During the Great Recession, government regulators took a big gamble by instructing the commercial banking industry to “delay and pray” on their problem real estate loans, instead of flooding the already distressed property markets with a massive wave of foreclosed properties. Fortunately, that strategy appears to have worked: by avoiding fire sales and not repeating the sins of the past, the U.S. banking system got healthy again.
However, the other shoe inevitably dropped. The government has enacted broad regulatory reforms designed to curb excessive risk-taking by banks in order to ensure they would remain adequately capitalized in the event of another catastrophic economic collapse. (Never mind that the banks were not the worst offenders… most of the excessive risk-taking was driven by investment in risky CMBS, RMBS, CDO’s, derivatives and credit default swaps, fueled by the rating agencies.)
The newest wave of regulation affecting real estate took effect in January, and while initially overlooked or misunderstood, the market is just now beginning to feel the impact. Under the new rules, U.S. banks must hold 50 percent more capital reserves against so-called “high volatility commercial real estate” (HVCRE) loans as compared to other commercial real estate loans.
HVCRE loans include all credit facilities other than permanent loans that finance acquisition, development and construction (ADC) projects, except for: (1) one- to four-unit residential properties (2) qualifying community redevelopments (3) farm land, and (4) commercial real estate projects with an LTV ratio below 80 percent, contributed cash equity before the bank advances funds of at least 15 percent of the “as completed” value, and funds generated by the project may not be distributed for the life of the ADC loan.
As with all regulations, there is ambiguity, conflict and potential loopholes. However, for the most part, the cards are stacked against the borrower as never before. Worse, there is no “grandfathering” of existing loans made the year before the regulations went into effect, which means costs on existing loans may potentially be passed along to the borrower. There are areas where banks can no longer be flexible that are particularly troublesome for borrowers. For example, appreciated land value can’t be counted toward the equity requirement (nor can a pledge of unrelated real estate be treated as collateral) and a new, updated appraisal obtained after the loan closes doesn’t change the analysis.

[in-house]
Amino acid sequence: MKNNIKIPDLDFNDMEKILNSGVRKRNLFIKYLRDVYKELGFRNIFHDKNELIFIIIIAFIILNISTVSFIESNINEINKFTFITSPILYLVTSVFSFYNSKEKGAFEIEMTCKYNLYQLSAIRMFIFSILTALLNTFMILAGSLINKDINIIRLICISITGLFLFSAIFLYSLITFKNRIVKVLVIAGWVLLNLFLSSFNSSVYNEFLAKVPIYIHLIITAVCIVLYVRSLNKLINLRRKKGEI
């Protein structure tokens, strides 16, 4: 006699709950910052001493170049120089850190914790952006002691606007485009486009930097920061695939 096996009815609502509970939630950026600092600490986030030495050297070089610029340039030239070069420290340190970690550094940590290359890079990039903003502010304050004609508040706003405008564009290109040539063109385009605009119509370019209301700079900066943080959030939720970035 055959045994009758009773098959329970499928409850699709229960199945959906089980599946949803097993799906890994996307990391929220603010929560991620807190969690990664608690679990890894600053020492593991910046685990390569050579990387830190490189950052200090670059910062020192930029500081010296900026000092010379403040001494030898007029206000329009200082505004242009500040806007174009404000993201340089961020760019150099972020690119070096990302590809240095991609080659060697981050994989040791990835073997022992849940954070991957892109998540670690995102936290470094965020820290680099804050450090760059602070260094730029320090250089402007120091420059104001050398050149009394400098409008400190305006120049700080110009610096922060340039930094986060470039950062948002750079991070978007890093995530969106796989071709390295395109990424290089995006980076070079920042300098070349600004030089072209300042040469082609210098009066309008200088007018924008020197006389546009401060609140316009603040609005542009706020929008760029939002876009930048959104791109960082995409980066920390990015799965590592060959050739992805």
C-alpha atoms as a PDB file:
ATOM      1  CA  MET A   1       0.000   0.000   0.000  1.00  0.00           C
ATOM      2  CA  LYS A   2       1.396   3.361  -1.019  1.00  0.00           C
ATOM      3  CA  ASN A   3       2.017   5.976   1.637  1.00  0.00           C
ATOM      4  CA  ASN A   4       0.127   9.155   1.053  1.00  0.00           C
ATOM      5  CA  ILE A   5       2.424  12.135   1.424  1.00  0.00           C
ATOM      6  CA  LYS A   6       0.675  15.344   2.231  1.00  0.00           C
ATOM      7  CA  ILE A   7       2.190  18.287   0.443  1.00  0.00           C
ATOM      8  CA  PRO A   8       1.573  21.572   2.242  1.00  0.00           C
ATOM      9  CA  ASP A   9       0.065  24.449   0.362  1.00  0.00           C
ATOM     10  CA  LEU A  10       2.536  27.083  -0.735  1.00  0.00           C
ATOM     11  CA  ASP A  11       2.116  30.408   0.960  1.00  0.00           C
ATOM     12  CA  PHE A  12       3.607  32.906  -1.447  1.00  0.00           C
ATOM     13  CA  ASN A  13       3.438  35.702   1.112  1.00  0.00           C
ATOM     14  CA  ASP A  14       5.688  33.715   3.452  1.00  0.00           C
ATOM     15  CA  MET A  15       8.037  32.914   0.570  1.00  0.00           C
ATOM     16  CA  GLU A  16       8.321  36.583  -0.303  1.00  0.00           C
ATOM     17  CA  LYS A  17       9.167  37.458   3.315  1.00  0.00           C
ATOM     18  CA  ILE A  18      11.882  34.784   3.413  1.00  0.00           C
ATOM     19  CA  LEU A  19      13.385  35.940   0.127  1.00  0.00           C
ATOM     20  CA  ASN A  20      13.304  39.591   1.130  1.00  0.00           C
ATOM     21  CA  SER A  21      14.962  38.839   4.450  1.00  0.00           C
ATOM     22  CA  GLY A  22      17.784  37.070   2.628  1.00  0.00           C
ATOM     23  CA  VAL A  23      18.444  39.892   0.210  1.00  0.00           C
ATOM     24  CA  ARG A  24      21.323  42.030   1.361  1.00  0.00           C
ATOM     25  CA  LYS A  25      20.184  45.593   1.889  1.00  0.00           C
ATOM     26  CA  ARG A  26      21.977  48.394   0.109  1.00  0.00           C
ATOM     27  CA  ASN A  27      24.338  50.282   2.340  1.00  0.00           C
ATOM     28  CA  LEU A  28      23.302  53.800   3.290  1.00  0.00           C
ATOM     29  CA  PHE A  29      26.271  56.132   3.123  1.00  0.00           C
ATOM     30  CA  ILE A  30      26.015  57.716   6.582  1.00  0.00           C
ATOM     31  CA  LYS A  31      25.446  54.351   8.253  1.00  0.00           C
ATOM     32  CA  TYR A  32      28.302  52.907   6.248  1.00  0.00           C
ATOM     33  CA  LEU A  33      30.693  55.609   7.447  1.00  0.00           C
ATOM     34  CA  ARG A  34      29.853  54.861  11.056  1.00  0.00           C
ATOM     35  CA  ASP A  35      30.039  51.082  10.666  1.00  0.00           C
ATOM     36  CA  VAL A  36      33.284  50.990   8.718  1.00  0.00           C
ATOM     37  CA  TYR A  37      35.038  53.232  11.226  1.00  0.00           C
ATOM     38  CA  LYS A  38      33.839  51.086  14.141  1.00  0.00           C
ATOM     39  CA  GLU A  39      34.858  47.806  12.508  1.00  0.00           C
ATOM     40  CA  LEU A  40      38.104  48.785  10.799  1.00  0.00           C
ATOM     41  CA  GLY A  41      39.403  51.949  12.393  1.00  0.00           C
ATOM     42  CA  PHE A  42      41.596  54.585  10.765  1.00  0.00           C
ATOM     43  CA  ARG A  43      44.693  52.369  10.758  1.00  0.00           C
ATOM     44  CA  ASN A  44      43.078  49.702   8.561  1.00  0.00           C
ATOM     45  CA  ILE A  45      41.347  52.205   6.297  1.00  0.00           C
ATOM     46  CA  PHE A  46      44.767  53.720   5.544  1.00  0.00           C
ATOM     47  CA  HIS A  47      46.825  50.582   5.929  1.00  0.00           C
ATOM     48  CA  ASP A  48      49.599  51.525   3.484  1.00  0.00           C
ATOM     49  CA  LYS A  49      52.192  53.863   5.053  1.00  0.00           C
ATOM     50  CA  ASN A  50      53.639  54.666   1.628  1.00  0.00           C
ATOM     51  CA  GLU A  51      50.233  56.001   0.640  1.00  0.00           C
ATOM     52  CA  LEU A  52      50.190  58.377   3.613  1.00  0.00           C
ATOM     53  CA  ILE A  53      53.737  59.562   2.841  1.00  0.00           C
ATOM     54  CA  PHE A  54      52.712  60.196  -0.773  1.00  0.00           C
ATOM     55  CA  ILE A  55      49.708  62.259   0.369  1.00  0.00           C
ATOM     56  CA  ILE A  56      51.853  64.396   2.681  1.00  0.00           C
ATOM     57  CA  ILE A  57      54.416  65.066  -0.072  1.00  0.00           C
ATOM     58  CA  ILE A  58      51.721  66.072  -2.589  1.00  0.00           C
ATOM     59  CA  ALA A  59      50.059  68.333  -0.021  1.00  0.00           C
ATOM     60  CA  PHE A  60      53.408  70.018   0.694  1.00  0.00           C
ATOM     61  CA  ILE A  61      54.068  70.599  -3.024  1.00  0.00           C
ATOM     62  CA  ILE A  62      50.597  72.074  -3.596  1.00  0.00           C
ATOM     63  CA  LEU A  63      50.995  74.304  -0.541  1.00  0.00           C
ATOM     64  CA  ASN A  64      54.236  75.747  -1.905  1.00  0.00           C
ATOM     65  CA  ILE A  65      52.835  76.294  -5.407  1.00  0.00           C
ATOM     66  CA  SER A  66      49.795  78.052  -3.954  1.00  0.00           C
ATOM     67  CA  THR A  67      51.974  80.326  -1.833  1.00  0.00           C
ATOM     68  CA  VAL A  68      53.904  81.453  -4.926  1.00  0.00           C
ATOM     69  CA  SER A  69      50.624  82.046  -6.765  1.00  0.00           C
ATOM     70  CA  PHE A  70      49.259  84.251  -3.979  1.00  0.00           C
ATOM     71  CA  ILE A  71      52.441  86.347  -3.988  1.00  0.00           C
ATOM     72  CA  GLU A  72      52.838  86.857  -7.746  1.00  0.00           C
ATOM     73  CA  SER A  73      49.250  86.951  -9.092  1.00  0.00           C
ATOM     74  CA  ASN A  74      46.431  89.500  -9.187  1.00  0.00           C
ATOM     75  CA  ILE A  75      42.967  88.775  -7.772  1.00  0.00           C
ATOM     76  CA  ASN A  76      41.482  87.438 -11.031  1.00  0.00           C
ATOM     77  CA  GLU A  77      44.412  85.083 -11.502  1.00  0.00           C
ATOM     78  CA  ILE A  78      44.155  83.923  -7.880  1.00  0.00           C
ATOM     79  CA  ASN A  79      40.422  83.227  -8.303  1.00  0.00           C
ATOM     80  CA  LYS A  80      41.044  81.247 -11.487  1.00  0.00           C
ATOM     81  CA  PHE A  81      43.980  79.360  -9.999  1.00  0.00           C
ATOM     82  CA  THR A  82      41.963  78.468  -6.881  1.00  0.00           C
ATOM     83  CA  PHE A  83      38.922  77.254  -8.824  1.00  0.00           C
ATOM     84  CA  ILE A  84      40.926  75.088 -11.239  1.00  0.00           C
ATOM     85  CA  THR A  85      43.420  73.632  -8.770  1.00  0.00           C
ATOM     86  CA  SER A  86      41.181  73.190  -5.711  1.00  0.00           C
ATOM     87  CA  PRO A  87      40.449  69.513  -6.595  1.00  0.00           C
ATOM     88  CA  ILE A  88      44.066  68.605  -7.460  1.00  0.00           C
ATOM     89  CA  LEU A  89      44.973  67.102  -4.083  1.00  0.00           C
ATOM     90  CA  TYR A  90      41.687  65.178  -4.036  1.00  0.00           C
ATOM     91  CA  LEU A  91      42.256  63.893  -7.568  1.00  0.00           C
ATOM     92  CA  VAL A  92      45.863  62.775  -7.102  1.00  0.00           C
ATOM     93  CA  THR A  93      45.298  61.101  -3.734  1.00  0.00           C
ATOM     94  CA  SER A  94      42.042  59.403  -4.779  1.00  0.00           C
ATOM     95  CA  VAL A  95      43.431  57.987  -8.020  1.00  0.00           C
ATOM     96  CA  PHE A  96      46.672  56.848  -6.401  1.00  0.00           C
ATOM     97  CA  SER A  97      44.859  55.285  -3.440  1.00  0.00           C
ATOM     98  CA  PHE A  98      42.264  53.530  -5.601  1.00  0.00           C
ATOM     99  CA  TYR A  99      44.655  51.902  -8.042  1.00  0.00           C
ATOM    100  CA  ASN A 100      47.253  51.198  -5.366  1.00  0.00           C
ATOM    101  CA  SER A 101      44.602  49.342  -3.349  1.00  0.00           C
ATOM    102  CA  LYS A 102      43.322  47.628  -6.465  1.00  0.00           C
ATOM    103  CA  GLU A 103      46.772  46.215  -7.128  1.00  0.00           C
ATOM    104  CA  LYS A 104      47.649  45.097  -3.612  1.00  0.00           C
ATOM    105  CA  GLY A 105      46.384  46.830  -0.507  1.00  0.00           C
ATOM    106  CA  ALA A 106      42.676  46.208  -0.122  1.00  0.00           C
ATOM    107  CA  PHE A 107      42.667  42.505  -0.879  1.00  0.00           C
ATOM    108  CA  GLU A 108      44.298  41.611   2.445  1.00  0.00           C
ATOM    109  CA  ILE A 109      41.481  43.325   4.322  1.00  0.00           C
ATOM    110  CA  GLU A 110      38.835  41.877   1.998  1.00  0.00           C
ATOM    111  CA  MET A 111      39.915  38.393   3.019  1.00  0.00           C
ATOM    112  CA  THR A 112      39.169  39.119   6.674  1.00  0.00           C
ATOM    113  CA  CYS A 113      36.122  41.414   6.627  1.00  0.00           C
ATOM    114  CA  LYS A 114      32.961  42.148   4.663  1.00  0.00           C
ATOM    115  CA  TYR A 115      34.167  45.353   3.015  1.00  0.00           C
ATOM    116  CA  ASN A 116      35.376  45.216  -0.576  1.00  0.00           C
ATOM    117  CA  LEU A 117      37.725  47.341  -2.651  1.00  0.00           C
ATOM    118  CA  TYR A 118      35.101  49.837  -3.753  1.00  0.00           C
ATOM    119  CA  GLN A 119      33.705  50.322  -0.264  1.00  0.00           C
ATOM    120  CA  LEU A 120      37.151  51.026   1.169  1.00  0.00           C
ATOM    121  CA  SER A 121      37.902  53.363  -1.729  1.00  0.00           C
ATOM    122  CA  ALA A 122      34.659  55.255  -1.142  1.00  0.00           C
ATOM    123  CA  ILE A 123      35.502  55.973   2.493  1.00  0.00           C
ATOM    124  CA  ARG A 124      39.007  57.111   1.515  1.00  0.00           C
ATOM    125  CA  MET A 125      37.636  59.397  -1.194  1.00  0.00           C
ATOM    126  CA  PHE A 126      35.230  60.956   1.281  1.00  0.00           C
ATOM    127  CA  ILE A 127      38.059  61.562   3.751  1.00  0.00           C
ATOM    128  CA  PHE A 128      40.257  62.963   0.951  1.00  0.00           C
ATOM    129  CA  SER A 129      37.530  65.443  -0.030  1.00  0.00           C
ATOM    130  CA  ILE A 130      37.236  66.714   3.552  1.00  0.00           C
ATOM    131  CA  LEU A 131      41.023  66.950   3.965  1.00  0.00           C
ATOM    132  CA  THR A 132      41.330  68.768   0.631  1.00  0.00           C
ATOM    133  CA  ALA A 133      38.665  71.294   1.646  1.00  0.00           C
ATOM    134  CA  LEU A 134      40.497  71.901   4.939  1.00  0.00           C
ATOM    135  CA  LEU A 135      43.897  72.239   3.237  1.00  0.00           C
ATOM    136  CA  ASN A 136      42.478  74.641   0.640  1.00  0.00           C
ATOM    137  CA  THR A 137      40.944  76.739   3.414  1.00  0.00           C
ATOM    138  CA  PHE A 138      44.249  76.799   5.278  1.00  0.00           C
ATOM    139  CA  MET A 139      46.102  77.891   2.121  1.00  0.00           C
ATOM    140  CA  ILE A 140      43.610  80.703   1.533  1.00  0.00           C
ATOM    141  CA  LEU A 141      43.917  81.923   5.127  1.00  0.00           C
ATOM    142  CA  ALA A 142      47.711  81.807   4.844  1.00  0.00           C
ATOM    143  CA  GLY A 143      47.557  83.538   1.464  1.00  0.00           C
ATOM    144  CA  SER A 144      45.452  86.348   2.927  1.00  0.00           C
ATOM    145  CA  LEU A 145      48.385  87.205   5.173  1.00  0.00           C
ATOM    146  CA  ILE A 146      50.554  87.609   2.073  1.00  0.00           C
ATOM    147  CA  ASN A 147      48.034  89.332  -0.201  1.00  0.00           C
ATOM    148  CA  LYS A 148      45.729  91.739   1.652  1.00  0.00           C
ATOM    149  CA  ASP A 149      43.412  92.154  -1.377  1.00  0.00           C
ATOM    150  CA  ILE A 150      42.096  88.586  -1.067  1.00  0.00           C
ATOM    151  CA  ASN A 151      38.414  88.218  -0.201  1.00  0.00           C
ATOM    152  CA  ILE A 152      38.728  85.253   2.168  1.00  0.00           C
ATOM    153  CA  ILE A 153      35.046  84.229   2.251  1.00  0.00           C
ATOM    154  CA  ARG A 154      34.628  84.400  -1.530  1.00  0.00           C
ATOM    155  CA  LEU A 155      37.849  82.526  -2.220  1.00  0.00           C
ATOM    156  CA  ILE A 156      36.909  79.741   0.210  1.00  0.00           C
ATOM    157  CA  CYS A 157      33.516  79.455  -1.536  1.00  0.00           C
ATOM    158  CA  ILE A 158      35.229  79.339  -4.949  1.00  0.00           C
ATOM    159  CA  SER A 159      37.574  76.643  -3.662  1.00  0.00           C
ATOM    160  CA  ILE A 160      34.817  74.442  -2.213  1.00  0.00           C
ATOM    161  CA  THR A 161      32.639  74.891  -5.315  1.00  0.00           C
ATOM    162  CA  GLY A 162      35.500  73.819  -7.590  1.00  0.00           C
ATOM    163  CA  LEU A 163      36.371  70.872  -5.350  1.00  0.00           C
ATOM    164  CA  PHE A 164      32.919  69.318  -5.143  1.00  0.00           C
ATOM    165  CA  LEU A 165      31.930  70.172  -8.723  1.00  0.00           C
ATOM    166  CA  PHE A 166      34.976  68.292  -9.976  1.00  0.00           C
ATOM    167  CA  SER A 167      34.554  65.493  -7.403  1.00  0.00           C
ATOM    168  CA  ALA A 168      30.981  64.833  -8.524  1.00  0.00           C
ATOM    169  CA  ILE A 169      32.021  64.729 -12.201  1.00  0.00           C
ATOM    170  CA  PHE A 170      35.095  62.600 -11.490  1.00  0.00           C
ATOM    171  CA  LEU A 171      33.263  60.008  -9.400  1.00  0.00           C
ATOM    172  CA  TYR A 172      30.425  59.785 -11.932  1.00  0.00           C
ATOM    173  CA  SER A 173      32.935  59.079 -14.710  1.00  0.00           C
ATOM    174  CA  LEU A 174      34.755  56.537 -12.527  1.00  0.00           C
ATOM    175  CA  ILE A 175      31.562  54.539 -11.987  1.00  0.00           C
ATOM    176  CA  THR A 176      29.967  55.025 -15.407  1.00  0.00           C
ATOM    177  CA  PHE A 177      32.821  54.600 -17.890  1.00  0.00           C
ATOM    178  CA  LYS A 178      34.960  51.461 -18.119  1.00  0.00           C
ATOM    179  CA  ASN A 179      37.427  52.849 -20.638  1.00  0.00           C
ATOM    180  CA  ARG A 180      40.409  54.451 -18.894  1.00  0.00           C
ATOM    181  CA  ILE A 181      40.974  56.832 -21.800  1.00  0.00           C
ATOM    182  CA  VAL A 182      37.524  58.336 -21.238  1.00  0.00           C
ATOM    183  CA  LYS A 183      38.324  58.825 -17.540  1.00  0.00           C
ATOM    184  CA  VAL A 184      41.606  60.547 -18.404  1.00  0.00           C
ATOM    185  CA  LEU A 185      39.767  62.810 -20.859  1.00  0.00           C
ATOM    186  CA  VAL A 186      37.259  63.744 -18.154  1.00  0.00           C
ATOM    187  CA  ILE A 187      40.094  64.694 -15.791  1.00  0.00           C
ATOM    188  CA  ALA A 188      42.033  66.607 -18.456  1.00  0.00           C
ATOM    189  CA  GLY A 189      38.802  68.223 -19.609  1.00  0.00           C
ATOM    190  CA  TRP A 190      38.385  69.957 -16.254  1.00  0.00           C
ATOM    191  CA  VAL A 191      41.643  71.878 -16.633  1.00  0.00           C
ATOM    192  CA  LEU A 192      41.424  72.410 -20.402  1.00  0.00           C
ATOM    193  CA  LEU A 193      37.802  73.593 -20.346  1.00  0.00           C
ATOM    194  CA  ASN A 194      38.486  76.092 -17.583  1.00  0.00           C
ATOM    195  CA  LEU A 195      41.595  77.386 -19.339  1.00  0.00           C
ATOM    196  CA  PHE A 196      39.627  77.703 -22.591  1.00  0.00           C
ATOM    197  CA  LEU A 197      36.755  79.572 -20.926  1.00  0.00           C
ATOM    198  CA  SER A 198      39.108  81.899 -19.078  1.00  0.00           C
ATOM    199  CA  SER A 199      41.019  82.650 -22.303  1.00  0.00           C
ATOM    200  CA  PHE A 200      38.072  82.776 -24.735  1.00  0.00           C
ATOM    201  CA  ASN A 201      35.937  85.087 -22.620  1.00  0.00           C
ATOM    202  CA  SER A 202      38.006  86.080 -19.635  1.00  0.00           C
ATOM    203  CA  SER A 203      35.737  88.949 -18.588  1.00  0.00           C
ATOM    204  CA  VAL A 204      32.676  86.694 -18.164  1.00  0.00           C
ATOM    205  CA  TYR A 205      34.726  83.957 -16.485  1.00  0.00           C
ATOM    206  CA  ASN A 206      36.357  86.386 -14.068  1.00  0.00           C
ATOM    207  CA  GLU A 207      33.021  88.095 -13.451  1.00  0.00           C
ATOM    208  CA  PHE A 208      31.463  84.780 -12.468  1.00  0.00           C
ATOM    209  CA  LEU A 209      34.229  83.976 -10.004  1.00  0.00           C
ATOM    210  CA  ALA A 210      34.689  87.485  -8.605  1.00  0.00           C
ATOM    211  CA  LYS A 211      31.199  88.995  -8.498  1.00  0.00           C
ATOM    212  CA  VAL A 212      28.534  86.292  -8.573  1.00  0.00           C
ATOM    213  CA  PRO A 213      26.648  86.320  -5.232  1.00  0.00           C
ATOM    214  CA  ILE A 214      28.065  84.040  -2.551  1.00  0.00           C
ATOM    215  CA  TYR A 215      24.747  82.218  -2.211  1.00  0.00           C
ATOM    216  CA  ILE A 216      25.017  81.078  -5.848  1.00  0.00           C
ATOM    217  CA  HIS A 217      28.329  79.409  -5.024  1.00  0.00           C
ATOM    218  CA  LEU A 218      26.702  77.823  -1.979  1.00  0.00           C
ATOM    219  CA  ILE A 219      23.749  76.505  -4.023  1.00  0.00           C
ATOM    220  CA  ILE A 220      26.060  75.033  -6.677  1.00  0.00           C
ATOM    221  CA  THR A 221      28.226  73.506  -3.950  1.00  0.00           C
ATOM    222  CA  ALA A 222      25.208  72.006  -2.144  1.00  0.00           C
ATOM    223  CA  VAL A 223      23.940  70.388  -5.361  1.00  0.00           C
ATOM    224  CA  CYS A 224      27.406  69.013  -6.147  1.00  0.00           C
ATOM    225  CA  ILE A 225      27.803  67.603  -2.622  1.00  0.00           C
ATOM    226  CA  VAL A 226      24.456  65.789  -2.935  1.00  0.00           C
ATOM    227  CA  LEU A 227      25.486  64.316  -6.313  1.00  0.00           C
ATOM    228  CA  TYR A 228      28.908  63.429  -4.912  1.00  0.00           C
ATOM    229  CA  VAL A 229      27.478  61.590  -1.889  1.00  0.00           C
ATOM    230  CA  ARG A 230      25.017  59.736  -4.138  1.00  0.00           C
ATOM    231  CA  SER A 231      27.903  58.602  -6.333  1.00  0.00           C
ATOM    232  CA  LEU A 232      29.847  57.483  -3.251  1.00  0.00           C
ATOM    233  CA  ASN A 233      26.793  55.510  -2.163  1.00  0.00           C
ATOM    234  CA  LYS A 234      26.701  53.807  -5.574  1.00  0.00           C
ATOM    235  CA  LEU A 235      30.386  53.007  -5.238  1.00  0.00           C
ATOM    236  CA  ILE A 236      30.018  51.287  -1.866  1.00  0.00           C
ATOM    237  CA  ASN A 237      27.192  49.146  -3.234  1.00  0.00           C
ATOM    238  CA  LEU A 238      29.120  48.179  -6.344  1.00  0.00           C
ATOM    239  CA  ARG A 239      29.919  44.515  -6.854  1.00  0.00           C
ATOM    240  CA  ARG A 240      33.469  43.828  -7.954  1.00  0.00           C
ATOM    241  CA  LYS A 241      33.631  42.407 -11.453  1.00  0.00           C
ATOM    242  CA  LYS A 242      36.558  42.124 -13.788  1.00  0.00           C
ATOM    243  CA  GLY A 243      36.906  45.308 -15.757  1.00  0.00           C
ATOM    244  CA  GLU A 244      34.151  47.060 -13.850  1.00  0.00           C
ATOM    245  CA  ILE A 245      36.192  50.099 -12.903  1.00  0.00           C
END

These new regulations may result in curtailment of ADC lending by some commercial banks. In any event, borrowers can expect some major changes such as: lower going-in LTV ratios; increased up-front cash equity requirements; cash equity as opposed to land equity; requirements to maintain minimum cash equity in the project and limit or prohibit distributions; pressure to obtain takeout financing prior to loan maturity in order to declassify the loan as HVCRE; shorter loan terms; higher interest spreads; and increased syndication or sale of HVCRE loans to other lenders to reduce balance sheet exposure (perhaps resulting in increased loan administration costs).
No doubt savvy lenders and Wall Street will figure out some creative approaches to skirt these new regulations, and some already have. Construction lending is too important a profit center to eliminate, especially for smaller regional banks. And, much to developers’ relief, there are a number of non-bank, unregulated construction lenders entering the market that offer enticing alternatives such as non-recourse ADC loans with higher proceeds, albeit at a higher cost than a bank loan. You have to know where to look, and it isn’t easy to find them, but they are out there.
There are definitely going to be some speedbumps ahead for high velocity CRE loans, but the party isn’t over.